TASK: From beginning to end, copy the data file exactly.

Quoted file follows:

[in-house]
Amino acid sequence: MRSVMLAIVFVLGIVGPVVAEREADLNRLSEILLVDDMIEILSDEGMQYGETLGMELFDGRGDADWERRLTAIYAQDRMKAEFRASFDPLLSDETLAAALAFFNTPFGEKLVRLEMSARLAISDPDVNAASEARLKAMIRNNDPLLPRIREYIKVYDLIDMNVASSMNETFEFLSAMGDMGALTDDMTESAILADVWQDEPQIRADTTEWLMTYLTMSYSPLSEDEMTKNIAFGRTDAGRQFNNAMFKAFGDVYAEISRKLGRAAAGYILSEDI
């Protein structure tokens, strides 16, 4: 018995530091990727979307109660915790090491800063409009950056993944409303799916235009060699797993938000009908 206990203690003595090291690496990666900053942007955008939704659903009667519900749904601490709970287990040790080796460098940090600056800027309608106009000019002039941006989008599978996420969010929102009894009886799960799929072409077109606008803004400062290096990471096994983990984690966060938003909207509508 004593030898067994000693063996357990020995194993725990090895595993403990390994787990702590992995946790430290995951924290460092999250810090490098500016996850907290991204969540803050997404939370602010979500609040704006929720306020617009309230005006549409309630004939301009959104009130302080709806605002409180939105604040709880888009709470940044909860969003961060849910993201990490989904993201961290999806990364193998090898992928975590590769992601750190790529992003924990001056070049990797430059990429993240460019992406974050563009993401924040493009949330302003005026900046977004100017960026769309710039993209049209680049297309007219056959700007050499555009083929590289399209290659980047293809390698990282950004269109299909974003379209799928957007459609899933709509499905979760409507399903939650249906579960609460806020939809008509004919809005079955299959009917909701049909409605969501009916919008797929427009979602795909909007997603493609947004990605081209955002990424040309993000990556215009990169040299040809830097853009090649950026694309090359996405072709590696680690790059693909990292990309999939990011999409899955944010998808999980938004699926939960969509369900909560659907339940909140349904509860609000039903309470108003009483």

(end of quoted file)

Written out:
[in-house]
Amino acid sequence: MRSVMLAIVFVLGIVGPVVAEREADLNRLSEILLVDDMIEILSDEGMQYGETLGMELFDGRGDADWERRLTAIYAQDRMKAEFRASFDPLLSDETLAAALAFFNTPFGEKLVRLEMSARLAISDPDVNAASEARLKAMIRNNDPLLPRIREYIKVYDLIDMNVASSMNETFEFLSAMGDMGALTDDMTESAILADVWQDEPQIRADTTEWLMTYLTMSYSPLSEDEMTKNIAFGRTDAGRQFNNAMFKAFGDVYAEISRKLGRAAAGYILSEDI
């Protein structure tokens, strides 16, 4: 018995530091990727979307109660915790090491800063409009950056993944409303799916235009060699797993938000009908 206990203690003595090291690496990666900053942007955008939704659903009667519900749904601490709970287990040790080796460098940090600056800027309608106009000019002039941006989008599978996420969010929102009894009886799960799929072409077109606008803004400062290096990471096994983990984690966060938003909207509508 004593030898067994000693063996357990020995194993725990090895595993403990390994787990702590992995946790430290995951924290460092999250810090490098500016996850907290991204969540803050997404939370602010979500609040704006929720306020617009309230005006549409309630004939301009959104009130302080709806605002409180939105604040709880888009709470940044909860969003961060849910993201990490989904993201961290999806990364193998090898992928975590590769992601750190790529992003924990001056070049990797430059990429993240460019992406974050563009993401924040493009949330302003005026900046977004100017960026769309710039993209049209680049297309007219056959700007050499555009083929590289399209290659980047293809390698990282950004269109299909974003379209799928957007459609899933709509499905979760409507399903939650249906579960609460806020939809008509004919809005079955299959009917909701049909409605969501009916919008797929427009979602795909909007997603493609947004990605081209955002990424040309993000990556215009990169040299040809830097853009090649950026694309090359996405072709590696680690790059693909990292990309999939990011999409899955944010998808999980938004699926939960969509369900909560659907339940909140349904509860609000039903309470108003009483």